It is worth mentioning that religion is not promoted as a response to Dracula. Idealism and belief or faith in humanity and hope, yes, but faith in a particular system of belief is avoided - perhaps in order to avoid causing offence, but also, perhaps, the authors wish to present a broader alternative, offering hope for the future.

 

 

Although it has received considerable acclaim, the show has also been criticised for "reducing Dracula to a figure of evil in a corrupt world". Surely that is exactly what he had already become, and here we delve a little more deeply to find a strong but corruptible man who descends into despair and negativity as the result of experience and love, but who eventually appears to recognise, again through love, the potential for humanity, thus reflecting man's potential for good in spite of his past, and the importance of hope in achieving it.

 

Addendum

 

A little over a year after I bought the CD of the show, I have finally seen the show on DVD!

 

What did I think? I think it was worth all the time and effort that were surely put into its production. The show has a valid universal theme, just as pertinent today as when created by Bram Stoker, though clearly there has been some attempt to modernise it to accommodate modern sensibilities and problems. The fundamental idea of dealing with man's abandonment of principle, morality and faith to become self-serving and amoral, concerned only with his own survival, yet discovering other possibilities through love and respect, is always relevant and of interest.

 

The music and songs are lovely and haunting, the performances are strong (especially Bruno Pelletier as Dracula - he has a quite remarkable voice and stage presence).

 

However, I do think there was a lack of clarity in the narrative framework, with character exposition, motivation and inner feelings not sufficiently well drawn.

 

I really cannot understand why Grand-Lui (the narrator) had to be a Muppet-like character whose operator was quite visible and who was similarly made-up. It would surely have been perfectly sufficient to have the actor narrate the piece.

 

If we are to admire Dracula's final sacrifice, I suggest it would have been even more affecting if Dracula had clearly intimated his understanding that Mina has a mind and life of her own, and that all his waiting and pain had been for nothing. This might have been made even more touching had Dracula shown some remorse for wasting others' lives for his own benefit. This is hinted at one point, without any real reason being given (the perfect opportunity for the influence of his "reborn" and humanitarian Mina to be exercised?), and "Temple de Satan" certainly further hints at this, but if we are truly to feel pity for the character, it should have been made clear that despite his change in attitude he was driven by his love for Mina/Elhemina. Thus, when he is rejected by Mina, the audience would be able to feel sympathy, even for him.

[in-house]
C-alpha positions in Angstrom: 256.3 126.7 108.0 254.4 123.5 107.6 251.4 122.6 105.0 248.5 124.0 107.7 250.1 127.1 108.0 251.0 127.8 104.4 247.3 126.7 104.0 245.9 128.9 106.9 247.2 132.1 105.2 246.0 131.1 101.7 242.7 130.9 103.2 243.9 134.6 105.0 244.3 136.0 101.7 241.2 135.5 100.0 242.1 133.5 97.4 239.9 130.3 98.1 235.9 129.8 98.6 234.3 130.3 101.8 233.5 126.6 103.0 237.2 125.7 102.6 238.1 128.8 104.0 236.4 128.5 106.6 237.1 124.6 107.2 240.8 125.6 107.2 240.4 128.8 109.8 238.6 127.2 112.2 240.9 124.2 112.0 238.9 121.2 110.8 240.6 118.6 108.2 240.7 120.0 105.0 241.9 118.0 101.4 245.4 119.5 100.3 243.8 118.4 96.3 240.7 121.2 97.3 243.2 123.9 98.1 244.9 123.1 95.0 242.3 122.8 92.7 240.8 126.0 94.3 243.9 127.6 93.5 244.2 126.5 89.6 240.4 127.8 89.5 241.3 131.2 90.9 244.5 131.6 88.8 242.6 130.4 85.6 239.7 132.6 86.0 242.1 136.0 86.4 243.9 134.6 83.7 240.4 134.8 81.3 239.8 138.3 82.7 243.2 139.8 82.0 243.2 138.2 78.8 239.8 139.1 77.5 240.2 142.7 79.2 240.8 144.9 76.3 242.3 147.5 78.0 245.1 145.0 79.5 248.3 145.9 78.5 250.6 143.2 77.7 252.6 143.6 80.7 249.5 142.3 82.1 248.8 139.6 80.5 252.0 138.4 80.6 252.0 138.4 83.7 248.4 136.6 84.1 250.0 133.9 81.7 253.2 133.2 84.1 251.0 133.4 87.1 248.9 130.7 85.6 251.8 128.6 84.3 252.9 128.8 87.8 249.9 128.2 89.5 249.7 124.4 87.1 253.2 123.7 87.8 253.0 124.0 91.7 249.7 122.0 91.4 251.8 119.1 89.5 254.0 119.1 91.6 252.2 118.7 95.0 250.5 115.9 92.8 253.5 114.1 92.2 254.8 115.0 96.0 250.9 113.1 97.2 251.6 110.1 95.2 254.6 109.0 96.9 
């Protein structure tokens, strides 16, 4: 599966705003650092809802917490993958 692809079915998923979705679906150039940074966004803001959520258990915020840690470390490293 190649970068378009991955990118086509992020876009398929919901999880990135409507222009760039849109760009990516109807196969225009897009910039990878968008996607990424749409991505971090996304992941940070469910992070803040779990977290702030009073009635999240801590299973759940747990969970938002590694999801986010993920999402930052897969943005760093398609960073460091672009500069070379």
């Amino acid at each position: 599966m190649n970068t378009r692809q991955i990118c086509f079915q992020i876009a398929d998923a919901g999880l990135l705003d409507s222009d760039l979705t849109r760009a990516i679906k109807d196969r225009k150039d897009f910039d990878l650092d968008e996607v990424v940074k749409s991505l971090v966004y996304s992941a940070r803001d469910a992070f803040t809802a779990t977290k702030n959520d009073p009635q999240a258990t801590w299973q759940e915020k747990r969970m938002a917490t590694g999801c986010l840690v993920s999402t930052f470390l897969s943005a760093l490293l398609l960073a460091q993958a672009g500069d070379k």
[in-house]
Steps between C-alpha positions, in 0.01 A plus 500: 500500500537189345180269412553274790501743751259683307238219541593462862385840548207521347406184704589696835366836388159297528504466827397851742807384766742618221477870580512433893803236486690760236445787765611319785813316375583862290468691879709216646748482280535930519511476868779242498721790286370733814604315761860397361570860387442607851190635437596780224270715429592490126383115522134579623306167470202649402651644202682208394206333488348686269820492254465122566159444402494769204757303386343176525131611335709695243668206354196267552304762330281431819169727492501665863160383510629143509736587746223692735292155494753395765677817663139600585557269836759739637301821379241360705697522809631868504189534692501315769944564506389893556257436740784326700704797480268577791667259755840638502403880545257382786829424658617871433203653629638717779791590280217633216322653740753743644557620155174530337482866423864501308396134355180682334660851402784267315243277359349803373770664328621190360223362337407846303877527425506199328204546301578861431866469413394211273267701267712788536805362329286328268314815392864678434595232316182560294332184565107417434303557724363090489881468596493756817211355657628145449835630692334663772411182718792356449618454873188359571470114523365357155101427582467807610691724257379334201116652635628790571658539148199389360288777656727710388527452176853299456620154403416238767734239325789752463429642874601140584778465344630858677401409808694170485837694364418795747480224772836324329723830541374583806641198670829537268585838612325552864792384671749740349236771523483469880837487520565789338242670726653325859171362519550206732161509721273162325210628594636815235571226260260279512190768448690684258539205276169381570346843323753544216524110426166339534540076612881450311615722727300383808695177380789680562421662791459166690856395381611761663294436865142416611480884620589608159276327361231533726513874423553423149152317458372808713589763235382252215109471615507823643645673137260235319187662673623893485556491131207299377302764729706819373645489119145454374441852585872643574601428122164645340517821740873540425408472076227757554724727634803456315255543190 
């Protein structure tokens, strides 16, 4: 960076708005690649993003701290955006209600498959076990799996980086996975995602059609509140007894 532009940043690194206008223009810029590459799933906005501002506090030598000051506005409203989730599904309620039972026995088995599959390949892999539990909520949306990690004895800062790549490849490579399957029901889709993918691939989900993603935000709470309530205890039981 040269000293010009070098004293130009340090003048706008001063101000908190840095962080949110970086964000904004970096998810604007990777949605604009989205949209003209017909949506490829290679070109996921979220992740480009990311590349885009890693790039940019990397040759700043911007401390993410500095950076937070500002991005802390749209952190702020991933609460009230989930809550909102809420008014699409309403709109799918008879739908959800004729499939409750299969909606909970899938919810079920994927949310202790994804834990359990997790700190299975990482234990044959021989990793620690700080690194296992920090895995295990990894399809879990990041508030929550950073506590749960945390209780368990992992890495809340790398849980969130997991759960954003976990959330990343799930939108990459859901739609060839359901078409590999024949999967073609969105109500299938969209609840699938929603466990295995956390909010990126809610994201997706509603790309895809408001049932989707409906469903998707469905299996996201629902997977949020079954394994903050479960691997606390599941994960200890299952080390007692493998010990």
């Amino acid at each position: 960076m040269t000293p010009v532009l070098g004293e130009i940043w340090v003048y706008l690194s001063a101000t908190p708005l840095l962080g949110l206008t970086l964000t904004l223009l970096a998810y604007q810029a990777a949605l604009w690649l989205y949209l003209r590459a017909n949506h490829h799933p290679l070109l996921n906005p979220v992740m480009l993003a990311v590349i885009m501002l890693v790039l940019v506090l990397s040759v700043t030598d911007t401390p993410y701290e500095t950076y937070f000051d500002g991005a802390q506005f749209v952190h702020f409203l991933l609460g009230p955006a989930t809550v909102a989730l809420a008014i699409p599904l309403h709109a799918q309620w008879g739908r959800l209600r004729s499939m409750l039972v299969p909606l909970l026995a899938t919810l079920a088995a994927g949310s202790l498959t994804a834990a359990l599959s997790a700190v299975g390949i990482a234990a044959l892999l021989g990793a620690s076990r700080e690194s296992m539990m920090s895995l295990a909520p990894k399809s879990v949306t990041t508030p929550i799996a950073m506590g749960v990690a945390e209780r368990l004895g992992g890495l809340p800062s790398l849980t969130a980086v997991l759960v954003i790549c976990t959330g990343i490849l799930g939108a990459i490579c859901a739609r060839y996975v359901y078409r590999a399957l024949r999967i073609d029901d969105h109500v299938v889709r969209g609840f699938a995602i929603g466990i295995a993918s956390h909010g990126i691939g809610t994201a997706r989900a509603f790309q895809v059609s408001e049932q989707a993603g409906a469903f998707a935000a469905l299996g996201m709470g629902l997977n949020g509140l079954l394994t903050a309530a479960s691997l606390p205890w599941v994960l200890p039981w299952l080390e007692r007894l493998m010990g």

So, we have a flawed but brave attempt to breathe new life and meaning into the legendary tale of Dracula, an attempt in which the parts are greater than the whole, at present. I believe the show has already undergone numerous changes - perhaps in a future presentation these relatively minor flaws will be ironed out so it can become the touching and thoughtful piece it aspires (and deserves) to be.

 

Teaching materials

 

Please click on the link above to go to a page of teaching materials associated with five of the songs on the CD. I have discovered that pupils react very positively to musicals, and I have used "Les Miserables" (in French and in English) and "Notre Dame de Paris" with success.

 

The link above will take you to a page which contains the words to the songs and some questions (in French) to help elicit a response to the themes of the songs.

 

 

Please click here to go to my page about the songs "Entre l'amour et la mort" and "Regne".

 

My thanks for taking the time to read this page. I hope you found it of interest.

 

Stuart Fernie (stuartfernie@yahoo.co.uk)